The inauguration of a new president always brings excitement to at least some of the American public; enthusiasm which is demonstrated in part by citizens attending the inauguration itself.
Beyond the tickets available for sections close to the podium, it can be difficult to estimate the crowd in the area going all the way back to the Washington monument, and in the streets on either side.
It’s technically possible to take an extremely-high-resolution picture of a crowd and then count heads, but that’s generally not done given that it’s a huge task. Instead, estimates are made by visually gauging the crowd density over the area(s) that the crowd covers. Even then, estimates can vary widely – some estimates from inauguration day put the estimate at 250k, others as high as 600k. Until further analysis is done by crowd scientists, we likely won’t see an “official” count for a while.
However, the specific crowd count is not the metric the president has espoused; prior to the inauguration, Trump stated that people were coming “in record numbers”. In a statement to the press, White House press secretary Sean Spicer stated “That was the largest audience to witness an inauguration, period. Both in person and around the globe.” This was later re-iterated in a press conference, and by the President himself in an interview.
Determining whether this was the largest inauguration crowd ever is considerably easier to gauge than the crowd count, given that we can simply compare visually to past inaugurations.
Here are pictures from Obama’s 2009 inauguration, vs Trump’s:
Getty / 58th Presidential Inaugural Committee
Trump’s is on the bottom; this was taken at 11:15 EST, near the start of his speech, when the crowd was the largest. It is unknown when exactly the picture from the 2009 inauguration was taken, so it could be at peak capacity or it could not be. This comparison easily shows that there were less people at the 2017 inauguration vs 2009.
It’s important to note that angles play a part in estimating crowd size. Trump stated that the audience “went all the way back to the Washington Monument”, and if one were standing where he was it’s easy to think that:
Scott Olson via Getty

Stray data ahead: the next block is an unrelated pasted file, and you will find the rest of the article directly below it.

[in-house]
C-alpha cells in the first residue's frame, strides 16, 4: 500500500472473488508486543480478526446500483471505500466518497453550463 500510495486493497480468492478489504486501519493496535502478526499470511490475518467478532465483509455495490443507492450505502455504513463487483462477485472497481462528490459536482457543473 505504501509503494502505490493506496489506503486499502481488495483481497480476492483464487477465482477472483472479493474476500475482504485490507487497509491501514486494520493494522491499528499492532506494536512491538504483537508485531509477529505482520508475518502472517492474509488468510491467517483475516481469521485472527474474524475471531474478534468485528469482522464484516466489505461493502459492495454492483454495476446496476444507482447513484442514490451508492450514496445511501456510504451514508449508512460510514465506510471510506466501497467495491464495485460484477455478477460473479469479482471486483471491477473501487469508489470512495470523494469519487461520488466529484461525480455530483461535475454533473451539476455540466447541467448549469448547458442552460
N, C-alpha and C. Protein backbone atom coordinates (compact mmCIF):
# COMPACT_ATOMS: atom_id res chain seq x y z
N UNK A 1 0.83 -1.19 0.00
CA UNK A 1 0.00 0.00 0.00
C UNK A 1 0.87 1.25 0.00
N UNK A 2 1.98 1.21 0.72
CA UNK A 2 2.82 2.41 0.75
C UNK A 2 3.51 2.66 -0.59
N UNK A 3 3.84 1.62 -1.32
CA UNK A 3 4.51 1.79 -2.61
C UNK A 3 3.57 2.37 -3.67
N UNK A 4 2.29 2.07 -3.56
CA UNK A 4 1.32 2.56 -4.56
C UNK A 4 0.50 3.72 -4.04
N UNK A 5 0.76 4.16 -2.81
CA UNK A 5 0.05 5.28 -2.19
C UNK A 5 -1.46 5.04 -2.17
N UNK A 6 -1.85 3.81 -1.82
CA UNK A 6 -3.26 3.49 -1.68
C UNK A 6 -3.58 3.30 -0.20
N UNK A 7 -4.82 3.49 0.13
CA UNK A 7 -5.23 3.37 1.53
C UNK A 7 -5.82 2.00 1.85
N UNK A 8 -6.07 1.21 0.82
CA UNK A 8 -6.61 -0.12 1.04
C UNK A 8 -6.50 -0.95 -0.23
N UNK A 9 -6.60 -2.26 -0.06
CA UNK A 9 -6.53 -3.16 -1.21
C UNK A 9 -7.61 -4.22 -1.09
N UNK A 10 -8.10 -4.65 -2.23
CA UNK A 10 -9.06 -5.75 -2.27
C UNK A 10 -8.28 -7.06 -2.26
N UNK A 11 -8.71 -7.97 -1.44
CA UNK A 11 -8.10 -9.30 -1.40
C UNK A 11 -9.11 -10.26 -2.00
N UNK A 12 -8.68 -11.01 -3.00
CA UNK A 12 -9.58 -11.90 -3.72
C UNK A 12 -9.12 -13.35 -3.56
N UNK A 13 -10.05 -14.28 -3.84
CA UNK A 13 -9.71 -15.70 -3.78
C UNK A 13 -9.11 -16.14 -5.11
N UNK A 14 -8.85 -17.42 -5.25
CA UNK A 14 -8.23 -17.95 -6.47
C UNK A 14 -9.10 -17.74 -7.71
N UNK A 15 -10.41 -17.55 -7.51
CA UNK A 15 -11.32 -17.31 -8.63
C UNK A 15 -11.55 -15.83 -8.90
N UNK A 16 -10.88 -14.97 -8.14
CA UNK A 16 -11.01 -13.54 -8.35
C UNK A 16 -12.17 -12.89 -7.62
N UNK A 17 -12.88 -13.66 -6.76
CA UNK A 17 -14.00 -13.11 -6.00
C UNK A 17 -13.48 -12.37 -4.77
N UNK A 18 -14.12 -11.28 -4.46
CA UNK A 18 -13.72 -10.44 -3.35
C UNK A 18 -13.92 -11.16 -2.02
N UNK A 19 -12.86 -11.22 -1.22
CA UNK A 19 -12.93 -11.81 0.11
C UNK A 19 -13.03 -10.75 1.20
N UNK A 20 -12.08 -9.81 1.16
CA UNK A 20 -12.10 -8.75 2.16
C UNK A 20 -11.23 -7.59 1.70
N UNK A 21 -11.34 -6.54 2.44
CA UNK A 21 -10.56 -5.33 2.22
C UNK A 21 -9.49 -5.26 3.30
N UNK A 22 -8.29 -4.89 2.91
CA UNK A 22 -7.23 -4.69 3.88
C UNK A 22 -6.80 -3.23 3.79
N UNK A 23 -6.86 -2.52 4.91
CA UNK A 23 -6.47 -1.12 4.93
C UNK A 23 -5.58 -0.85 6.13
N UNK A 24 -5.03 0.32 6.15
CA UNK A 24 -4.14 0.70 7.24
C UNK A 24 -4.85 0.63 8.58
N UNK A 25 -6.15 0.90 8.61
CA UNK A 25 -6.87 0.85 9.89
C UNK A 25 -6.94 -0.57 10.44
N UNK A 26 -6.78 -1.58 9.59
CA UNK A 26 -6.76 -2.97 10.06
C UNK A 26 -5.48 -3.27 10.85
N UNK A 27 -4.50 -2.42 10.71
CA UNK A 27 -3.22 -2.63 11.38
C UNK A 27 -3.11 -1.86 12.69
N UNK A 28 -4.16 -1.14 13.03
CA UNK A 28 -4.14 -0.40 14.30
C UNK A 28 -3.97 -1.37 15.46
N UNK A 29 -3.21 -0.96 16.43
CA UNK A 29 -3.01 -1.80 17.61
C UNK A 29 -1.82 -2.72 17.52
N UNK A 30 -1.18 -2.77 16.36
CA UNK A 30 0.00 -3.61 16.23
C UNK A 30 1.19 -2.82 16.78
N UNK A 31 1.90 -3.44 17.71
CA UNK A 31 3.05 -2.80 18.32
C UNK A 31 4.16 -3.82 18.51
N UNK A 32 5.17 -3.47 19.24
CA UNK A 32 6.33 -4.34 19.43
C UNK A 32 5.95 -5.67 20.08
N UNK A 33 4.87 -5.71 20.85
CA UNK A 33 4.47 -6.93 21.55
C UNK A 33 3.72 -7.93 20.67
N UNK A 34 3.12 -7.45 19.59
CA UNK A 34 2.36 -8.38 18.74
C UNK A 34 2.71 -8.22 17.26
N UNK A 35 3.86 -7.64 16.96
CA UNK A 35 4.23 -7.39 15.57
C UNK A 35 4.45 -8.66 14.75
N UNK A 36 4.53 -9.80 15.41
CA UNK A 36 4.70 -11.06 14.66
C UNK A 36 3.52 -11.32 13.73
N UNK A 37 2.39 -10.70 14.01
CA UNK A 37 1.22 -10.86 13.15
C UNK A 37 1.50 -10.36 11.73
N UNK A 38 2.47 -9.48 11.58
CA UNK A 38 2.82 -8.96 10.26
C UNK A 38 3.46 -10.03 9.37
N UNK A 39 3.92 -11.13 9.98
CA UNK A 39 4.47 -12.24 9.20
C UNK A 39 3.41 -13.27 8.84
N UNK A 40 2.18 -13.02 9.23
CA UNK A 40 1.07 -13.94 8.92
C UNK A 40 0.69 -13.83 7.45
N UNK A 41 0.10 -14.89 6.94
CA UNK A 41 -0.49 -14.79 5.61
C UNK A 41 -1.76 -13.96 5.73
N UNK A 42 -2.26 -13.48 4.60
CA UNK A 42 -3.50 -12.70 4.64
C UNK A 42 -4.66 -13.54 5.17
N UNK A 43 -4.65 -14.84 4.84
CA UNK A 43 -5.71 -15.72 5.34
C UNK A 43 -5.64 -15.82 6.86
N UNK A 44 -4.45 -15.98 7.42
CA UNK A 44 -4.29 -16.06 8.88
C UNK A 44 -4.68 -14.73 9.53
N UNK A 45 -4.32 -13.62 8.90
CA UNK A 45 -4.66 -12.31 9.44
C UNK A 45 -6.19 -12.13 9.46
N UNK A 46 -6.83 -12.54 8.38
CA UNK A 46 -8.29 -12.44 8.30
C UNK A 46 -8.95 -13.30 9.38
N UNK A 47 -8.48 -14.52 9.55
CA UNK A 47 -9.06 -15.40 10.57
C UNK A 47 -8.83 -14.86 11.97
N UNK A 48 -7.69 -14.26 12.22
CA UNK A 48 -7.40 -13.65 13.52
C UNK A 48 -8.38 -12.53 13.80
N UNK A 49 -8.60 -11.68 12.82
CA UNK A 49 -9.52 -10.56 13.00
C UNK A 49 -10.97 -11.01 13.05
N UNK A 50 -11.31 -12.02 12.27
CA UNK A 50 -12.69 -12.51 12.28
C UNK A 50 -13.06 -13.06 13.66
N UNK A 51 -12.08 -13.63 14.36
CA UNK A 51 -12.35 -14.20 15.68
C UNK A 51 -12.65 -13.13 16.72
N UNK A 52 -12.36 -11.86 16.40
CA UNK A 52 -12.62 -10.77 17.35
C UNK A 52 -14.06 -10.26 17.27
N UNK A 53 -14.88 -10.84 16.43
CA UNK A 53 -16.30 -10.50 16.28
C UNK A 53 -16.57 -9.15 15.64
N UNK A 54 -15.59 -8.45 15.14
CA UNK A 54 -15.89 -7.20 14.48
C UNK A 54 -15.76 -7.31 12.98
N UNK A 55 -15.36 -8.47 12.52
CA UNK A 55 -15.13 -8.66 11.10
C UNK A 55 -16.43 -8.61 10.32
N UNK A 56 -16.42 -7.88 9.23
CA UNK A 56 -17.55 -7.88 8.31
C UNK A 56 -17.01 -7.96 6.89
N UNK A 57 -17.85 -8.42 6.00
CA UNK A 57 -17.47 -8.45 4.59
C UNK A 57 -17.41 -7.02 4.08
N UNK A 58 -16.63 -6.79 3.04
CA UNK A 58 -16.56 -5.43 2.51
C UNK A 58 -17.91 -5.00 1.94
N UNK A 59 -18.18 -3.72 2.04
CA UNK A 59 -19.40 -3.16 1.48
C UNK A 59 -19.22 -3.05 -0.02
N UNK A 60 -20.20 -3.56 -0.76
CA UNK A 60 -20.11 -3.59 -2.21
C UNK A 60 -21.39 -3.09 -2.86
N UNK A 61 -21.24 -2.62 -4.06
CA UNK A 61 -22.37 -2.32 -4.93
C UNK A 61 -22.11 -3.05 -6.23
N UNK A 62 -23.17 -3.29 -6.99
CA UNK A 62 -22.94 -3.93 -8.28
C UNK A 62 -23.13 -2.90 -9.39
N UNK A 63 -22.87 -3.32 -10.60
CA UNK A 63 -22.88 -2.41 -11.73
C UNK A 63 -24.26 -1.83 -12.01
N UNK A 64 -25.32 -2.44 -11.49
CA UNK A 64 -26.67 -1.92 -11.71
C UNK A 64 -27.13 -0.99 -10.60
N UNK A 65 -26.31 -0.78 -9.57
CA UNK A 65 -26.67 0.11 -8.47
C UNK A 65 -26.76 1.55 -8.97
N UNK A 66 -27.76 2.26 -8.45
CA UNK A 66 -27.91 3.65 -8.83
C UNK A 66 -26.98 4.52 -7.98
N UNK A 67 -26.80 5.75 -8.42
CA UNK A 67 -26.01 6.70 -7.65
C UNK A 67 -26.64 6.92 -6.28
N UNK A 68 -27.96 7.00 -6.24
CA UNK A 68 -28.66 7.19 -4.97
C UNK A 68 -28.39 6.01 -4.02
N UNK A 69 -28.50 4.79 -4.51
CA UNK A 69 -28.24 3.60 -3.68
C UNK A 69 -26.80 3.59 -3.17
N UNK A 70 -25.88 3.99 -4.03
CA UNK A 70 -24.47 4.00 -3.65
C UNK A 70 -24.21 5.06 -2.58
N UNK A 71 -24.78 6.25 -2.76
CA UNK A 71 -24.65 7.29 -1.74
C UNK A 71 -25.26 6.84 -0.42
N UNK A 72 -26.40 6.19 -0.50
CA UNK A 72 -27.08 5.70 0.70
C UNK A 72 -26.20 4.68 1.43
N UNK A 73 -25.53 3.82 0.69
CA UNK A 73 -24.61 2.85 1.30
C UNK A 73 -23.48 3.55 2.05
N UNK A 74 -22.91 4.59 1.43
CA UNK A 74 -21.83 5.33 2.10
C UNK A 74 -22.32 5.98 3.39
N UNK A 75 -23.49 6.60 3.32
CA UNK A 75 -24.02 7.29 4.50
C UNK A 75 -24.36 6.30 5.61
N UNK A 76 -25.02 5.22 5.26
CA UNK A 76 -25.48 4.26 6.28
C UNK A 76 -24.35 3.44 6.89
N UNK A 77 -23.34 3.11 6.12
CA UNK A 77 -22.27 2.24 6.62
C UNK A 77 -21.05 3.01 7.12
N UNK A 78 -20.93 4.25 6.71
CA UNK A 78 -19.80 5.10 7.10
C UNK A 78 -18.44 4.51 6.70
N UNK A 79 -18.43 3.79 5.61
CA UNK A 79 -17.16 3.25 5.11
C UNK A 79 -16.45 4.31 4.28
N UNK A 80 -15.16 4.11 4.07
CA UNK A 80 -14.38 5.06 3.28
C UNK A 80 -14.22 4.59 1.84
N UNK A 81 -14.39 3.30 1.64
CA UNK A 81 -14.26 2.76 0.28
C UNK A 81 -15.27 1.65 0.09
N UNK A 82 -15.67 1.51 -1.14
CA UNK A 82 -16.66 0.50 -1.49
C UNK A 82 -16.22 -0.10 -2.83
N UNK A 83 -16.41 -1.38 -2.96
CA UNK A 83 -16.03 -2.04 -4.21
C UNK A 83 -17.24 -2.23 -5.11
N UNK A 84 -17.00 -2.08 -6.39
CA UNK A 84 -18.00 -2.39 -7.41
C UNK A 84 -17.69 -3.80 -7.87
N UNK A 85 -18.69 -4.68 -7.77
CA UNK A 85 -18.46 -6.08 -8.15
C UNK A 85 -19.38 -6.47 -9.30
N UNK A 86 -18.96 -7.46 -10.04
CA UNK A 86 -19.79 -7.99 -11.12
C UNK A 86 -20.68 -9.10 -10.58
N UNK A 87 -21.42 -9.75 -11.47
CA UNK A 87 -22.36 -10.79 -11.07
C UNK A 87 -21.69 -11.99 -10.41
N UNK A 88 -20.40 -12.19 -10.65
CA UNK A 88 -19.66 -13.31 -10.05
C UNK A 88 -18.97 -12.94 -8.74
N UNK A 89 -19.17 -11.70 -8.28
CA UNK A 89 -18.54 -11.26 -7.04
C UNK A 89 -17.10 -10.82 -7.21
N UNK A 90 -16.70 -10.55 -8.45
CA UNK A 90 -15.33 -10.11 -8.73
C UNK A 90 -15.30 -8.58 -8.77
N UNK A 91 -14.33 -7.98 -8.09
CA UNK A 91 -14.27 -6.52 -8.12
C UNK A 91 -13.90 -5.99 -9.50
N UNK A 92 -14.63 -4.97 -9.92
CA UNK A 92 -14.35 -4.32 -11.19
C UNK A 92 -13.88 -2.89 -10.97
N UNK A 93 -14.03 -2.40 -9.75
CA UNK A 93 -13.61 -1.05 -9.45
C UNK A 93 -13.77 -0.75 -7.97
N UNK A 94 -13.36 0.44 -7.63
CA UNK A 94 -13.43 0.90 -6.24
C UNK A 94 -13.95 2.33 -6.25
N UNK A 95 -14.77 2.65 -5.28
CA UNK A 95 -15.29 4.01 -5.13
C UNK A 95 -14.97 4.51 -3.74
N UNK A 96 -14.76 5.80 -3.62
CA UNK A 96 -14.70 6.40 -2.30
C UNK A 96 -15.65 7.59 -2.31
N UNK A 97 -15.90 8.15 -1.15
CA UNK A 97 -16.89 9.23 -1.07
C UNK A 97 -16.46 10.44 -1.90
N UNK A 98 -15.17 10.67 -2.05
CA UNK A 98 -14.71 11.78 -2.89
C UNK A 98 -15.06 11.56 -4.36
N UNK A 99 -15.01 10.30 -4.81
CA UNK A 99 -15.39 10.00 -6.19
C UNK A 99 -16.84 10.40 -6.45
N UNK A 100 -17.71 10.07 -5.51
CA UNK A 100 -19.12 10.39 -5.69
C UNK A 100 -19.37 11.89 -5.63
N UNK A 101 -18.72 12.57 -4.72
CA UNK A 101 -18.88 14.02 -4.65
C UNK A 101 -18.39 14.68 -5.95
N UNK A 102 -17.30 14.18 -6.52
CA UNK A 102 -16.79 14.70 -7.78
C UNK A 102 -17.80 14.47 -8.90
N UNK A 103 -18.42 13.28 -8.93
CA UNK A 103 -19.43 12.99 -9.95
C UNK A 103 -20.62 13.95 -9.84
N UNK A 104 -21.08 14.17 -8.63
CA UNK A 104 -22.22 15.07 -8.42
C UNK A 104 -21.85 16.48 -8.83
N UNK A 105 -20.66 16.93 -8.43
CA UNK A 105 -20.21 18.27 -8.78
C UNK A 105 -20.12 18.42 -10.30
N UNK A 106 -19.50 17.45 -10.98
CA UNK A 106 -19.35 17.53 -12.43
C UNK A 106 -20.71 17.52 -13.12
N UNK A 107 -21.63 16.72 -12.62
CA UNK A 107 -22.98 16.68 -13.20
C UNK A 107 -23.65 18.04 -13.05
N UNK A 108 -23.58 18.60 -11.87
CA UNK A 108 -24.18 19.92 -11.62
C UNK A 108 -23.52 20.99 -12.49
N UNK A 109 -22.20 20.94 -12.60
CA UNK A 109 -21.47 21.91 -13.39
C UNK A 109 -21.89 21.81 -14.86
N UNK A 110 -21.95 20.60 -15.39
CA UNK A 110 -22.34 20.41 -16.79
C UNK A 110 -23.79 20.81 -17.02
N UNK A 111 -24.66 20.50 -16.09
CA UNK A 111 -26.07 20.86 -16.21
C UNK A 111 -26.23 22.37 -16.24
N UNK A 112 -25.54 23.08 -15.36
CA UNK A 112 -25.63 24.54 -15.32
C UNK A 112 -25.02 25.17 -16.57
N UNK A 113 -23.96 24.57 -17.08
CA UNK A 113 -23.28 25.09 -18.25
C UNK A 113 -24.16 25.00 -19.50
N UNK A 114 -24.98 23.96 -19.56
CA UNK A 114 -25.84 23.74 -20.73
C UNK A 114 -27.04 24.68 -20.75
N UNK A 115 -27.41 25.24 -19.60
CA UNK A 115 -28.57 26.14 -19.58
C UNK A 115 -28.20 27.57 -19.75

The large white spaces from the previous photos are visible in this one too, but only barely. This is why aerial views are integral to estimating a crowd. Trump stated that there were between 1 and 1.5 million people present; even with the inherent inaccuracy with crowd size reporting, that estimate is definitely far higher than the actual count. From a low angle at one end of a crowd, trying to estimate with any accuracy at all is essentially impossible once the crowd reaches a large size.
Apart from the photo comparison, D.C. Metro statistics also indicate far less activity in 2017 compared to 2009. While not all people attending the inauguration used the metro, the total usage helps illustrate how much activity there was. In 2009, the metro ridership by 11 a.m. was 513,000. In 2017, the ridership by 11 a.m. was 193,000.
While there are certainly some inaccurate estimates for this inauguration’s crowd size floating around out there, to state that it was the largest ever is clearly incorrect.
Spicer also mentioned that the viewership for this inauguration was the largest ever worldwide. For broadcast TV, this was definitely not the case; Nielsen numbers show that 30.6 million people watched the inauguration on TV, compared to 37.8 million in 2009 and the current record of 41.8 million in 1981.
Online viewer records for the 2009 inauguration are scarce, but in 2017 the official White House youtube channel stream had 1.2 million viewers at the time of this writing, while major news outlets had additional viewers (NBC’s had 9.5 million at the time of this writing, the largest I found). Of course, these video’s current counts indicate total watchers, not necessarily those who were watching at the time of the inauguration, nor viewers who watched multiple times.
It is possible that the total viewership for Trump’s inauguration was higher than Obama’s in 2009, but impossible to prove given the unreliability of internet viewer counts & unavailability of such counts from 2009. However, it can be stated with certainty that in-person attendance and TV viewership were not the largest ever for an inauguration.